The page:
Norm Newlin
Worimi Man
Retired Private
1st Battalion, Royal Australian Regiment
Royal Australian Infantry Corps
Australian Army
Korean War Veteran

Australian Active Service Medal 1945-75 with clasp
Korea Medal
National Medal
Australian Service Medal 1945-75 with clasp
Australian Defence Medal
Anniversary of National service 1951-72 Medal

It was a stormy Wednesday morning in June of 1934 when I was born. Not breathing, I was blue and weighed about four pounds. A midwife dumped me in hot and cold water and got me breathing, then they wrapped me in a blanket with a hot brick and stuck me in the oven. I’ve been a survivor since day one.

I grew up in the only Aboriginal family in a small town in the Port Stephens area and was completely ostracized. People said things to my mother in the street when my young brother and I were with her, those memories will never go away. I got blamed for things being broken and stolen whether I did it or not and the copper used to walk into my mother’s kitchen and say, ‘Missus your kids’ve been pinchin’ again.’ He never called her Mrs. Newlin or showed her any respect. I hated school, was told I was stupid and not capable of learning ‘Get down the back, sit down and shut up.’ None of the local girls had anything to do with me and I never got into deep friendships with anyone. I didn’t worry, I was a bit of a loner and still am. I walked out of primary school when I was 14 and went to work in the bush. In 1951 I put my age up and went into the first intake of National Service in the Army where the discrimination continued.

I was posted to the infantry and sent to Korea. When people looked at movies and newsreel reports about the war, they didn’t know about the sight and smell of dead bodies that hung in the air with the smell of cordite and refugees fighting one another for scraps. I was young and blocked it out because if I didn’t, I’d go under.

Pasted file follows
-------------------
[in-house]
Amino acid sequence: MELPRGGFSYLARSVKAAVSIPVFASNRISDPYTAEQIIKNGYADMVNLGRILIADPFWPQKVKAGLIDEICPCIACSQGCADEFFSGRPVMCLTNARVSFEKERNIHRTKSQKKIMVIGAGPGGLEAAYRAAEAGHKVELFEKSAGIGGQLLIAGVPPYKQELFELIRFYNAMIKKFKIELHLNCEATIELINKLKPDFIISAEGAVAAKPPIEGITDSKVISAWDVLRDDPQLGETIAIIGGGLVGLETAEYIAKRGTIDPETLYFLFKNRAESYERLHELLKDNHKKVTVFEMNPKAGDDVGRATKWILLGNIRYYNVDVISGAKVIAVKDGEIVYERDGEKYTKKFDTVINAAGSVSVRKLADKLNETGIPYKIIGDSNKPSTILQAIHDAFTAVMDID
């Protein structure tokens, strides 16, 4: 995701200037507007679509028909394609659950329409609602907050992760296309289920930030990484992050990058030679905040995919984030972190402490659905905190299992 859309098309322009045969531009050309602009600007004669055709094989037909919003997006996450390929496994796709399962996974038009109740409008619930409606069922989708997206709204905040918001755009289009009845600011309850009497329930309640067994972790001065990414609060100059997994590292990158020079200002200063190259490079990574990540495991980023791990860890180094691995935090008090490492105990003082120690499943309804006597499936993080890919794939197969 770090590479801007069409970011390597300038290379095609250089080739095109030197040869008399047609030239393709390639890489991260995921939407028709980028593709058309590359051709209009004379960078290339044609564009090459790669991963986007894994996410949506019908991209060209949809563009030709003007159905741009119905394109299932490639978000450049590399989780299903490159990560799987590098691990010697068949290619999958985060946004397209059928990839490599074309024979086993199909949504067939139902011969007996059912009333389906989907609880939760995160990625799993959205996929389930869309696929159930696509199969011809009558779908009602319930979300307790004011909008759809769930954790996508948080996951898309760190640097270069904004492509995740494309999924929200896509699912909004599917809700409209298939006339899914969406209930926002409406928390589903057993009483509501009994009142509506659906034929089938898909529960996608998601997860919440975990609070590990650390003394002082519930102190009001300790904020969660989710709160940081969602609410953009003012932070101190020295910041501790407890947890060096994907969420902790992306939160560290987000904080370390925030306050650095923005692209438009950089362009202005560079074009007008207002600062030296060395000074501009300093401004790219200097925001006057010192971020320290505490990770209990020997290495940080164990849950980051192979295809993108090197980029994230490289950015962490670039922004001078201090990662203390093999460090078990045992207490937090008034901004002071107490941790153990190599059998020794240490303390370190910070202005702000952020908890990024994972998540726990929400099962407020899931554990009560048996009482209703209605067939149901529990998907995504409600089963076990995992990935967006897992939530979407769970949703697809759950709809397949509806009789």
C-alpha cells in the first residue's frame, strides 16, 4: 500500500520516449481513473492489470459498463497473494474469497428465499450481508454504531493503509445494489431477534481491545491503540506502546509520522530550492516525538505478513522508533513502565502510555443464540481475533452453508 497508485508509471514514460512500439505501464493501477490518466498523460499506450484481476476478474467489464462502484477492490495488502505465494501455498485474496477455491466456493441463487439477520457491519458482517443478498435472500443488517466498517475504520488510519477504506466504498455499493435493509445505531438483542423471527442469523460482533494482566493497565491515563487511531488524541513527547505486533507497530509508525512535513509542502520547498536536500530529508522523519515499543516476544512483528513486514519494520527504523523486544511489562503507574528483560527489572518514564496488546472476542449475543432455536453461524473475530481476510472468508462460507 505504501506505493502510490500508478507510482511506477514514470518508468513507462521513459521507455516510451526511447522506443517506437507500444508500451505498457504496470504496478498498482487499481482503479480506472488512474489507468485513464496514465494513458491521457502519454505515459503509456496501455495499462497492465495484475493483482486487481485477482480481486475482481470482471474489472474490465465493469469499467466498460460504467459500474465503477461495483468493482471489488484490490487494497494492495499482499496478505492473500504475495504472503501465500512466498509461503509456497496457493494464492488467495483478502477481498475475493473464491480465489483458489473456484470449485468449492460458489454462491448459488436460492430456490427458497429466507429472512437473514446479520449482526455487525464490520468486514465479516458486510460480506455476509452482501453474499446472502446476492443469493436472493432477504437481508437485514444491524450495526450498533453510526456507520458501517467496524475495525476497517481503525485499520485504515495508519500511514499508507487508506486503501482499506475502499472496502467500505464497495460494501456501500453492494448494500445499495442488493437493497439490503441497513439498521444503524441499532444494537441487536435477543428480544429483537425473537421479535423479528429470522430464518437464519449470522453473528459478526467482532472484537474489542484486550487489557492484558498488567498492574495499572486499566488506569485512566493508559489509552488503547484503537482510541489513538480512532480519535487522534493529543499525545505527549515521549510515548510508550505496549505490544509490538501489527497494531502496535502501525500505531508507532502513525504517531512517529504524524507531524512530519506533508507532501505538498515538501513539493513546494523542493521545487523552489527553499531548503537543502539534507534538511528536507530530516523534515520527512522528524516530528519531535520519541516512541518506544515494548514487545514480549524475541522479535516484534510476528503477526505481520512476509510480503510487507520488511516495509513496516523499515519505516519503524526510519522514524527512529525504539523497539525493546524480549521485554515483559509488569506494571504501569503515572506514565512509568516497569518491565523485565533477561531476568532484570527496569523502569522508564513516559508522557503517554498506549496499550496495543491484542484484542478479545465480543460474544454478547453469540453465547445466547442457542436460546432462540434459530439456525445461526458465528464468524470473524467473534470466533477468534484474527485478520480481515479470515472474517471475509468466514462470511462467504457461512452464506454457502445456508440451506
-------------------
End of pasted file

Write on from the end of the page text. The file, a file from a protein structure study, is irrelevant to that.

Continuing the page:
I was drunk for a month when I came home. My mother was crook at me because she didn’t understand that drinking was the only way to block everything out and cope. Back then you were weak if you went to counselling, instead I was told to get over it and have a drink. I couldn’t sit down and talk to the blokes I went to school with, they’d never been in the army. I’d go to the pub with the blokes from World War I because they understood what I was going through. When I decided to stop drinking, it made a lot of difference psychologically. When I used to sleep, I’d wrap up in a fetal position and pull the blankets over me like a cocoon. As I sobered, I’d get further out of the blankets and now I’ve got my head and shoulders out. Traumatic stress exists, you can’t do and see all I did and not have had problems. I’d wonder if my head would explode if I didn’t compartmentalise it. Even after all these years, I get flashbacks.

I unloaded a lot in my writing. I didn’t want anybody to see what I wrote so I either burnt or flushed it down the toilet. When I first started to write, I didn’t realise I was writing out of anger, but you can’t go around hating people all your life. It doesn’t affect them, only you. One poem I wrote called ‘The Sanctimonious Bastard’ was about the things that happened to my mother. After I wrote that I sat down, looked at it and had a cry, then said that’s it I would never write another, but about six weeks later something said, write this. I wrote a poem called ‘Sweetwater’, it was a breakthrough. Then after walking around Uluru with my son, another came to me, and I called it ‘Eternal Life’. Having them published gave my heart a chance to heal.

I got my Bachelor of Communications, Honours from University of Technology (Sydney), an Associate Diploma in Adult Education and am a Justice of the Peace. I have spent much of my life working and consulting in Aboriginal affairs and sittings on boards including the Campbelltown City Council Aboriginal Advisory Committee and I received the Campbelltown City Council Heritage Award.

Most of my mates are gone now, most of them were older than me because I put my age up. It’s sad when I look and see ’em how I knew ’em when they were nice and brightly. My brother was killed in World War II, he’ll never be more than 18 and I try to envisage him as being older. There were eight of us in the family, six boys and two girls. Now only my brother and me are left and he’s four years older than me. So yeah, I wonder how long I’ve got. But you can only live life a day at a time and enjoy life and try not to do any damage to anybody.